Maniscalco could have been the leader Illinois needed desperately, but he lost confidence and wasn't as effective as he wanted to be. He is keeping a stiff upper lip, although he will likely regret his inability to help the team more throughout his life. He accepts the end of his one year at Illinois while continuing to put team needs ahead of self-interest.
"I'm looking forward to it, reminiscing about my whole career and everything I've been through. Every game right now is important, especially with the situation that we're in. We've got to keep approaching things with a positive attitude."
Michigan presents a daunting challenge to Illini hopes for a big finish to the season.
"We're playing a team that's really highly ranked RPI-wise," Weber reminds. "It would be a huge win for us. It would keep some hope alive."
Weber points to Michigan's leadership, no doubt a comparison to Illini failings in that regard.
"It will not be easy. They have won because of a mixture of young and old. The old guys have been the guys that seem to make the plays. Zach Novak and Stu Douglass have been there; their toughness, their leadership, their direction. (Trey) Burke doesn't do something right, and Douglas is over there correcting him.
"Michigan doesn't overwhelm you, they just steadily come. They have toughness. I think the biggest thing, he (Coach John Beilein) made a decision in January when they were really struggling; they went man-to-man and have been a much better defensive team.
"They're not complicated defensively, they're just very solid. They make you earn baskets, about like Wisconsin. The one thing he's done lately is transition. He's allowed them to get out and run. If they don't have transition, they're going to make you guard. They try to get the ball to their shooters in the right spots."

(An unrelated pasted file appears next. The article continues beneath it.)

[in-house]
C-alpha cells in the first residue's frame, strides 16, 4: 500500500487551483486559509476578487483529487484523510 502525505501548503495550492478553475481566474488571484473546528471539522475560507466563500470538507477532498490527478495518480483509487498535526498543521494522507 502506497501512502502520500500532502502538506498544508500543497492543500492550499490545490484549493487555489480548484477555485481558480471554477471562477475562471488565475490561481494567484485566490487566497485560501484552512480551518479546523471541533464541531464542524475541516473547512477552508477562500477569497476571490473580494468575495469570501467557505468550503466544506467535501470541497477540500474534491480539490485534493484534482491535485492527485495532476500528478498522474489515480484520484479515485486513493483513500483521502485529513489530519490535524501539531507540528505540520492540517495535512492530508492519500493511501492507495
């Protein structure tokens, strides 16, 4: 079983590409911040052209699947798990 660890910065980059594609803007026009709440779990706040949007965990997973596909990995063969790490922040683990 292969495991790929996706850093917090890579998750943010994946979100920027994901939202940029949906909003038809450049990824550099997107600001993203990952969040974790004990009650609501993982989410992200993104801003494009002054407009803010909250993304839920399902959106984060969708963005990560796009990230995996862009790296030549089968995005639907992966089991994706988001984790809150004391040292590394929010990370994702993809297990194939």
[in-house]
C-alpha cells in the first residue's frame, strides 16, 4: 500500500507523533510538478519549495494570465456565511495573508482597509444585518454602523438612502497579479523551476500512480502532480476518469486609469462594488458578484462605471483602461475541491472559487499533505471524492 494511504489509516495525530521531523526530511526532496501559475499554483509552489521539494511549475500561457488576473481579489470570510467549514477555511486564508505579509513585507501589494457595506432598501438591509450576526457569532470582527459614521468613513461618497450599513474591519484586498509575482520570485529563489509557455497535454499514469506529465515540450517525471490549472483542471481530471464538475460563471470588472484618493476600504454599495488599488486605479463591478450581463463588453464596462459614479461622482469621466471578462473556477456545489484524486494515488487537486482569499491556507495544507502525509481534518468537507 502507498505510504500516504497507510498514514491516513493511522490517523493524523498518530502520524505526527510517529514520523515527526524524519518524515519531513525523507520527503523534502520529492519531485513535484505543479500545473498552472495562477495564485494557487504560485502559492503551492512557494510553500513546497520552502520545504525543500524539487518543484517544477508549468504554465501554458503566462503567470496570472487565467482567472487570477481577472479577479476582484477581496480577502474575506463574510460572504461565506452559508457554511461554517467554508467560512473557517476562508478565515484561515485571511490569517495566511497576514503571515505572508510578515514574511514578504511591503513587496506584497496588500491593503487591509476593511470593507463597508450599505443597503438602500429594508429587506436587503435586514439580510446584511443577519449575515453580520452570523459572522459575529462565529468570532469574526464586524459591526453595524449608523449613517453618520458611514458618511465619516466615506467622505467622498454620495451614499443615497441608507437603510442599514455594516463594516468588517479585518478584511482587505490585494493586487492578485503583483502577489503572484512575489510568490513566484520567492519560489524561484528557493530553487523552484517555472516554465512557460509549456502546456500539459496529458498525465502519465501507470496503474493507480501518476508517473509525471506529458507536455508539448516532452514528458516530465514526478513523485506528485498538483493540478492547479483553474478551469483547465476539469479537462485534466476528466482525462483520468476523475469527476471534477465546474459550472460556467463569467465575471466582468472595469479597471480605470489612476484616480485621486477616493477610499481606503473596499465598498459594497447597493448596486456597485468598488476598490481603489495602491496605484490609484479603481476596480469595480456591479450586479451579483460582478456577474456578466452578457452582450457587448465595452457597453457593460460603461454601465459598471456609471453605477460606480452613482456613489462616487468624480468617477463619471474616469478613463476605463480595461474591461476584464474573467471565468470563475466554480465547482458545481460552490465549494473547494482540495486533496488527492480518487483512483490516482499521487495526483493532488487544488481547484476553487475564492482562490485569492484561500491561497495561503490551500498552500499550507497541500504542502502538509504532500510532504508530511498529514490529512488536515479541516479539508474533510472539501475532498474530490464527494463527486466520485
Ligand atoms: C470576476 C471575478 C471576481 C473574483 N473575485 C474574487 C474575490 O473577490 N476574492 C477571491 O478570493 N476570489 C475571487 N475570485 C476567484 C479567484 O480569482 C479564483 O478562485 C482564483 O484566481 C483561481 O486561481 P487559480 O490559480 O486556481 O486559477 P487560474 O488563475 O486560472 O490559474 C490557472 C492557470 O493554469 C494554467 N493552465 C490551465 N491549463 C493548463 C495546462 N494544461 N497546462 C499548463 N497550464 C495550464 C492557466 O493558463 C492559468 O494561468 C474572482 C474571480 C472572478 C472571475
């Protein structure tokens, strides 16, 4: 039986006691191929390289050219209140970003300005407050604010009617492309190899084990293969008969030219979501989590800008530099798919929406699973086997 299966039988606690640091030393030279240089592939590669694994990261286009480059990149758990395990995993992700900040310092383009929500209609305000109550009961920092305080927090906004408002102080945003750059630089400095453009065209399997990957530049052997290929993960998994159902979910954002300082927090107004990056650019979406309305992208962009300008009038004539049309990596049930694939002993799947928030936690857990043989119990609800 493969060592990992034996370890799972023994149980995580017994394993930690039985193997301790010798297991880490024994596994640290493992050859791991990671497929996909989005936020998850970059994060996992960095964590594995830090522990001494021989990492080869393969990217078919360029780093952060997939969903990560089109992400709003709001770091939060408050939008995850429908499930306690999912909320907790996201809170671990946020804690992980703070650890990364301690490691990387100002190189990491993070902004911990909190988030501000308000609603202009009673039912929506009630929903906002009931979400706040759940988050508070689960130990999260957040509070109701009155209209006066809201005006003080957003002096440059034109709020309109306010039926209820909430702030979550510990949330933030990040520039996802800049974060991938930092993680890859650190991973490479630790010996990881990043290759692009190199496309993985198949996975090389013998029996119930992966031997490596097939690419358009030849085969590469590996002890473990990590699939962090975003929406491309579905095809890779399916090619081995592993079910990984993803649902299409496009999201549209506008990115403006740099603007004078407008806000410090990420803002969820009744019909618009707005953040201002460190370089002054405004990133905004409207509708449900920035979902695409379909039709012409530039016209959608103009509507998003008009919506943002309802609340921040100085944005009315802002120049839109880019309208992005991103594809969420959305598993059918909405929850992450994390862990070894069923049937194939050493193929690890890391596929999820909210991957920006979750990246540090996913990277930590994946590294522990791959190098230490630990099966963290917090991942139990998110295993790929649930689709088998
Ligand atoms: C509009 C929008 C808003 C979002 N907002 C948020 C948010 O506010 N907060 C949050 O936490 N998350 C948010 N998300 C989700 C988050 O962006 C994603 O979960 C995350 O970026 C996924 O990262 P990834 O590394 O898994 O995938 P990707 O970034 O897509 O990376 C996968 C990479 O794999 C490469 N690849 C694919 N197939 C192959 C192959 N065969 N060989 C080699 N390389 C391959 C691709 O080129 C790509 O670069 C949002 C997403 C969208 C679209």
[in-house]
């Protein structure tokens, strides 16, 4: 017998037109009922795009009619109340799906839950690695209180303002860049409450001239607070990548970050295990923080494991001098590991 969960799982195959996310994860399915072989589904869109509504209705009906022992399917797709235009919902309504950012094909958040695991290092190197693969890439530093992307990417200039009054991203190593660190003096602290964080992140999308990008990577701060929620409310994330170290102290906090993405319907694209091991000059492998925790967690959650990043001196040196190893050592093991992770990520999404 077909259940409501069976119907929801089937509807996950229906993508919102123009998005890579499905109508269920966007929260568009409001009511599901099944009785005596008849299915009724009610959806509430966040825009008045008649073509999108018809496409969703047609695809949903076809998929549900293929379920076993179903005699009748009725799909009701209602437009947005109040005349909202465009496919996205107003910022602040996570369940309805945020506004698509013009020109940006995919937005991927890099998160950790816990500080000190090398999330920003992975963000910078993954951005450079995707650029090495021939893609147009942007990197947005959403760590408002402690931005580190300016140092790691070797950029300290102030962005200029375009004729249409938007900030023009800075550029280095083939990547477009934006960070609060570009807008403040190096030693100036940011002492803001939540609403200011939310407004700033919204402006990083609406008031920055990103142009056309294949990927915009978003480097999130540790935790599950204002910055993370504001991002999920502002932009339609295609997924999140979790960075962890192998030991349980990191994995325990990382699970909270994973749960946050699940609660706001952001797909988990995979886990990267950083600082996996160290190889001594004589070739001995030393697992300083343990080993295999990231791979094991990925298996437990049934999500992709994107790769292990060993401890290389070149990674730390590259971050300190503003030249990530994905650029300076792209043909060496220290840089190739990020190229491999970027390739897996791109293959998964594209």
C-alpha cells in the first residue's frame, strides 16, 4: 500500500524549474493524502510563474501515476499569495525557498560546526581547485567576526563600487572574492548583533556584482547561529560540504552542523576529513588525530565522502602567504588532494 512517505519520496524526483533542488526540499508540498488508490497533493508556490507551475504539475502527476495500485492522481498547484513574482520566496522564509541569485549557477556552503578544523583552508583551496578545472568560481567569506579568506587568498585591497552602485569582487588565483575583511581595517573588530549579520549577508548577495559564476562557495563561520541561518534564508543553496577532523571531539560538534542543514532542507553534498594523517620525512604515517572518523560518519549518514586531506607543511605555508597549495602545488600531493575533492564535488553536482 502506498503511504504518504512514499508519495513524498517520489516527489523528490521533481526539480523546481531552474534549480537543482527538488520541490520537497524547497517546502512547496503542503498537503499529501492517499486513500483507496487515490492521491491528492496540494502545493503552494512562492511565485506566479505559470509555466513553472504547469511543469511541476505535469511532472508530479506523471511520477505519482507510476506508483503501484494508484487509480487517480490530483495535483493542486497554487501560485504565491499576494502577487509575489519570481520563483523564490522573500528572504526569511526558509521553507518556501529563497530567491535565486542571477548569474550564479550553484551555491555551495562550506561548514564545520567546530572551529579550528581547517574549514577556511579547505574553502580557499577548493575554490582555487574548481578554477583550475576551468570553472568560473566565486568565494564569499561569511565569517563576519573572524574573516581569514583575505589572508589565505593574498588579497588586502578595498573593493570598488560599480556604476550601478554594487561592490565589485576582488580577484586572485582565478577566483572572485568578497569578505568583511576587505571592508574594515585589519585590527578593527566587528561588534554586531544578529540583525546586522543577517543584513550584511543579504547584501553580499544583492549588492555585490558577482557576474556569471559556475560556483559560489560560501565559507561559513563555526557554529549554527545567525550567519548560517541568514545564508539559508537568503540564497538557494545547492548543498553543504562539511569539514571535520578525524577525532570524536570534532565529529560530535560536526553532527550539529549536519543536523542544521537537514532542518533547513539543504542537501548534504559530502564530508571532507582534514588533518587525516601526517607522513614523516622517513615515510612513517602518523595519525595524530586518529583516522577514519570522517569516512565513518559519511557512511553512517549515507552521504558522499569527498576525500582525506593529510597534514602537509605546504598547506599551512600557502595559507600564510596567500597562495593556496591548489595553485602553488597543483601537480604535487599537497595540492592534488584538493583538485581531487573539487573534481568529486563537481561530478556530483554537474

Weber utilized competitive drills in practices prior to the Iowa game to give his players the edge they need to play their best. Brandon Paul and Meyers Leonard came off the bench because others won more practice competitions. But they had great efforts upon entering the game.
"I think it was Brandon's second best offensive efficiency game. He was very solid. He scored 17 points on nine shots, and he did a great job on defense. Brandon had 14 on the MATTO (play-hard chart) also. That's a monster game, for him to be that active."
Paul admits a focus on defense helped his offense as well.
"I wasn't really looking for my shots first half, maybe playing a little bit too unselfish. As long as I was getting on the floor and getting my hands on loose balls, taking charges, I think I took three charges, I knew that was going to help the team. So I got back to that. It started creating opportunities for me to score. I think when I worry about the defensive side and putting out extra effort, I play better."
Leonard may have had his best all-around game as well according to Weber.
"Meyers played the game the way I had envisioned him to play all the time. He played both ends of the court. The best thing he did was, when he got into the game, he ran back in transition, blocked a couple shots, got the crowd involved. He played motivated."
If Paul and Leonard play that way all the time, the Illini have a chance against anyone. That is certainly Weber's hope for the whole team.
"I hope our guys are excited after Sunday. We are going to practice this week like last week, with everything competitive. Keep that edge, keep them motivated."
Weber hopes the fans show up ready to lend vocal support, not only for the seniors but to help push the team over the finish line ahead of the Wolverines.
"We have to lay it on the line Thursday night. I hope we have the energy from the crowd. With early games, it's sometimes tough to get there. We're hoping people show up early and are loud from start to finish, and we give them something to cheer about."